Net@ youth learn about the American Jewish community in Kansas

The initiative was spearheaded by the Net@ program for Jewish and Arab youth in Israel.

 Net@ students from Ramle visit Kansas. (photo credit: Neta@ Youth/Appleseeds)
Net@ students from Ramle visit Kansas.
(photo credit: Neta@ Youth/Appleseeds)

Nine Jewish and Arab Israeli students from Ramle traveled to Kansas this month to get to know the Jewish community and participate in joint programming.

The initiative was spearheaded by the Net@ program for Jewish and Arab youth in Israel that focuses on training students living in the periphery and from low socioeconomic backgrounds in technology.

Ramle and Kansas City are sister cities. But an exchange of this nature had not happened in recent memory, if ever, and was the catalyst of an 11th-grade student in the program. The student had expressed interest in learning about the Diaspora and brought it to the attention of her counselors. A few months later, a trip was planned for six Net@ students and three Wings of Krembo program participants through Neta@’s parent organization Appleseeds, and funding from the city of Ramle, the Ramle Foundation and the Jewish Federation of Kansas City.

The students were picked in October, recalled 11th-grader Darine Abu-Amer, who was among the delegation. The students learned about the Jewish community in America for five months to prepare for their visit. Then, they boarded a plane in March to see it for the first time.

They slept in people’s homes, visited a synagogue and church, and participated in activities at the Hyman Brand Hebrew Academy - the local Jewish day school. The youth also volunteered at a local Jewish food pantry and a senior center.

 Net@ students from Ramle visit Kansas. (credit: Neta@ Youth/Appleseeds) Net@ students from Ramle visit Kansas. (credit: Neta@ Youth/Appleseeds)

“Everything there was so different than here,” Abu-Amer told The Jerusalem Post. “Everything was big - big products, large amounts, just very different than Israel.”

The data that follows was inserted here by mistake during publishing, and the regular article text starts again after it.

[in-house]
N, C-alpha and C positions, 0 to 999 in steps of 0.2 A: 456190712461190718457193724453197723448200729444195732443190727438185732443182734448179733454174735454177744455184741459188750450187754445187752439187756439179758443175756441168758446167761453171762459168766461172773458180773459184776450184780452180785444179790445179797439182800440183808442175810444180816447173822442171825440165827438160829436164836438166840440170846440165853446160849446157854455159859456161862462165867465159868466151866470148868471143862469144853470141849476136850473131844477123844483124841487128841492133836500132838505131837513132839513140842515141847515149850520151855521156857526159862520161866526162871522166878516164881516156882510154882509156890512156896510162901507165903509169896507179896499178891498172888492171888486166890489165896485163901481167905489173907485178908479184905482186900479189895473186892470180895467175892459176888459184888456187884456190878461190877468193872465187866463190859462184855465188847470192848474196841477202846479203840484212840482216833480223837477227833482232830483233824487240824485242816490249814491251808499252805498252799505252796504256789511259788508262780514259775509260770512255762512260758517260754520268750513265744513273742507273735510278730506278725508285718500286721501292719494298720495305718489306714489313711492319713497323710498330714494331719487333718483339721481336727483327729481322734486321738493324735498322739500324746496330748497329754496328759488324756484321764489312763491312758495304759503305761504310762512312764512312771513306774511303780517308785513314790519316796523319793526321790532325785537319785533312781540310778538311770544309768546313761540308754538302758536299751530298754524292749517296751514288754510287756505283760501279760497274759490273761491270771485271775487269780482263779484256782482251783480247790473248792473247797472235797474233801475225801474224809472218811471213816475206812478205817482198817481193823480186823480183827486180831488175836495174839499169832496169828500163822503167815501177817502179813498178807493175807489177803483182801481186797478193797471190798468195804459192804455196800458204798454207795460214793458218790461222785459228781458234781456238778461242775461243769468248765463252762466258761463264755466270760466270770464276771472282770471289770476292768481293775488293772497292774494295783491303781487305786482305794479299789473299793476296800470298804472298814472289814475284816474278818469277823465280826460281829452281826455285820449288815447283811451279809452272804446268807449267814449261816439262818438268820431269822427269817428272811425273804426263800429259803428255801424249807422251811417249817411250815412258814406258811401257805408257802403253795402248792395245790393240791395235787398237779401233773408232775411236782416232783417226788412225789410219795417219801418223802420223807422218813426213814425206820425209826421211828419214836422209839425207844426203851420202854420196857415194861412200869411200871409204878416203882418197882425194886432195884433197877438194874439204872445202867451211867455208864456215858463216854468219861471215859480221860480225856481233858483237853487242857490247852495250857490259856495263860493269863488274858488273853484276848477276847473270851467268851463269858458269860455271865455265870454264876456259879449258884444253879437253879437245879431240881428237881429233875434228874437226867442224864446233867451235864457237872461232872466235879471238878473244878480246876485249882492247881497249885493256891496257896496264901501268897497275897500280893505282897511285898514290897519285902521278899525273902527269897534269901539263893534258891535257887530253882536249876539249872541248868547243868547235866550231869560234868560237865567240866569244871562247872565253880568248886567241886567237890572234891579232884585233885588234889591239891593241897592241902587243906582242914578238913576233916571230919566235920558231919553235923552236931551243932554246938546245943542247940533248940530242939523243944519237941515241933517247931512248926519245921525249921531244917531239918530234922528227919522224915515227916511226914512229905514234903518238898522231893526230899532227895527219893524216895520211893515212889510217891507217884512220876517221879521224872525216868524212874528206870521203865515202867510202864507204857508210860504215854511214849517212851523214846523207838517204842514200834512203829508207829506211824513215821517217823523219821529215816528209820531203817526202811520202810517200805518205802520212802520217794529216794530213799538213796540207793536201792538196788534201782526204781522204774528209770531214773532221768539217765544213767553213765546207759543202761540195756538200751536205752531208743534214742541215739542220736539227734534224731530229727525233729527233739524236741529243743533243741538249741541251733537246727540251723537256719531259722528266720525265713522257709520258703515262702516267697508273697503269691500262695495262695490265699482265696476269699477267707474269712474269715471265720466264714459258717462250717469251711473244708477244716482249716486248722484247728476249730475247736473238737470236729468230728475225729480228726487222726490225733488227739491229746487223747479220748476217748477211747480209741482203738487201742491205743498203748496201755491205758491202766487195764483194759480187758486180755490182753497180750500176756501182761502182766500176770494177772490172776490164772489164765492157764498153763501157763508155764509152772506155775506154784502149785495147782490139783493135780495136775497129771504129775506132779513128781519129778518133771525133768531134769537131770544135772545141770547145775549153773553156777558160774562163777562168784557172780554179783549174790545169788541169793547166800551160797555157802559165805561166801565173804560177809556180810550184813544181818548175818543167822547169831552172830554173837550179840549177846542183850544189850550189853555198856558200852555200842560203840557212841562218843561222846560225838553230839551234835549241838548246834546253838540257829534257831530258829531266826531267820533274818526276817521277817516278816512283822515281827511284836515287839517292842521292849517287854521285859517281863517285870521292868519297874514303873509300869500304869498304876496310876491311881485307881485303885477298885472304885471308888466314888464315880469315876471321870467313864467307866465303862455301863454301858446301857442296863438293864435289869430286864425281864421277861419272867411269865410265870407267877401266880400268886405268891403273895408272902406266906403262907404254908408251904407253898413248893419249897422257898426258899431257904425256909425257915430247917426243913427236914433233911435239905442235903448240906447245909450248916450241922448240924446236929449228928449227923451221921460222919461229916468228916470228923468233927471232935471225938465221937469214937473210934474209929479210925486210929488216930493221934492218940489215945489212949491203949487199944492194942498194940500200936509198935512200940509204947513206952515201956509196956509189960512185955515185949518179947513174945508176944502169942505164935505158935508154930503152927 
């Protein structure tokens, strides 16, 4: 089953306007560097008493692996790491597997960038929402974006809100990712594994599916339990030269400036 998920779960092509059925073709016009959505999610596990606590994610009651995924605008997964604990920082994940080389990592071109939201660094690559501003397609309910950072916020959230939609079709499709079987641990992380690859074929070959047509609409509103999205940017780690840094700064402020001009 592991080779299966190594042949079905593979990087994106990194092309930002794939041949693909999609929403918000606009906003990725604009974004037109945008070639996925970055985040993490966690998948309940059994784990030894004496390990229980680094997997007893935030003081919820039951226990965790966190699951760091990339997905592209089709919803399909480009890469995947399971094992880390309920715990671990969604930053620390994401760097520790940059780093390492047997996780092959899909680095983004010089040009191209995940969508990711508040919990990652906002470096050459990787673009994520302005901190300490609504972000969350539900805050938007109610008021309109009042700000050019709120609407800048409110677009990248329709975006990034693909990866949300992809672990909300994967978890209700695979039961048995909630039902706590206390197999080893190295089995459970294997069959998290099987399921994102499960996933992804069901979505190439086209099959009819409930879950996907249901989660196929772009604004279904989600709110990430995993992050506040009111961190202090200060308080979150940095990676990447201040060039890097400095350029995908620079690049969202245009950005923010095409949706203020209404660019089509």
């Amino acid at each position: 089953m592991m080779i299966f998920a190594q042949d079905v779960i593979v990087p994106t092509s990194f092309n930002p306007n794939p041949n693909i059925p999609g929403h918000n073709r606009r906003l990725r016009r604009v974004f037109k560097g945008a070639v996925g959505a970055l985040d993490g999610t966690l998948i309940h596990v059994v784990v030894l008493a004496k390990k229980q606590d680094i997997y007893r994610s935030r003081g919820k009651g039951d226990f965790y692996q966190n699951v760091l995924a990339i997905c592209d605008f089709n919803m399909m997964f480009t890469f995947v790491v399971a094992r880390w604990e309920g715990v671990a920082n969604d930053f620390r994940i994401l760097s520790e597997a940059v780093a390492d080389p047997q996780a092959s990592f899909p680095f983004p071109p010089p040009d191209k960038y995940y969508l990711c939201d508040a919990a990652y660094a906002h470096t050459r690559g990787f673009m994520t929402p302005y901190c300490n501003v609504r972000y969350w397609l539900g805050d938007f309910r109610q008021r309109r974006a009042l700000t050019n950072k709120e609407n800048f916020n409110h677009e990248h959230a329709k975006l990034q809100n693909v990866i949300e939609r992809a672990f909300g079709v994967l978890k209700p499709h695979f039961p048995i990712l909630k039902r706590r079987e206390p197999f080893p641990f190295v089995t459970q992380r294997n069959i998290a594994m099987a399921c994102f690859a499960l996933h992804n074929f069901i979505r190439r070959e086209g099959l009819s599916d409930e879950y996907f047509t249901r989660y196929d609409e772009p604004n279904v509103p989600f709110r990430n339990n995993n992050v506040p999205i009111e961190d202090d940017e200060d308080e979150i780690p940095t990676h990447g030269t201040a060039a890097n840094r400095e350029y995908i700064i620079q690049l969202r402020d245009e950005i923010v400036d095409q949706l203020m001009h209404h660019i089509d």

She said it was a bit of “culture shock,” but she liked learning how Jews in America live compared to Israel.

‘I like their way of life,” Abu-Amer said. “People are so nice, and the neighborhoods are beautiful. When I returned home, I cried because I wanted to be back there. I hope I can bring a little of the Kansas culture to Ramle. They live a good life there.”

The Greater Kansas City Jewish community

According to a report published recently by Brandeis University, the Greater Kansas City Jewish community numbers approximately 28,300 adults and children, of whom 22,100 are Jewish, living in 12,600 households. There is only one Jewish day school attended by Jews of all streams. The local federation reported raising around $5 million yearly to support more than 80 Jewish programs and initiatives in the area.

Net@ is Appleseeds’ program for youth in grades 5-12 and aims to provide technology training to youth who otherwise may not have access. According to Appleseeds CEO Anat Tzur, many Net@ graduates join the army and can serve in elite technology units.

The program also includes a volunteer component, aiming to make the students “good citizens,” she told the Post.

The Appleseeds program, in general, aims to create digital equality in Israel. Since its founding in 2000, it has reached millions of people of all ages and from all parts of the Israeli population.

Tzur said that one of the best parts of the experience was that the youth in the program who dreamed of it saw that dreams could become a reality.

In addition, the visit to such a diverse community like Kansas, where Jewish citizens are a minority and Jews of all streams coexist in relative harmony, served as a positive model of the power of coexistence.

“The kids, when they got back, became role models for their chapters, all of Net@ and youth in Israel in general,” Tzur said.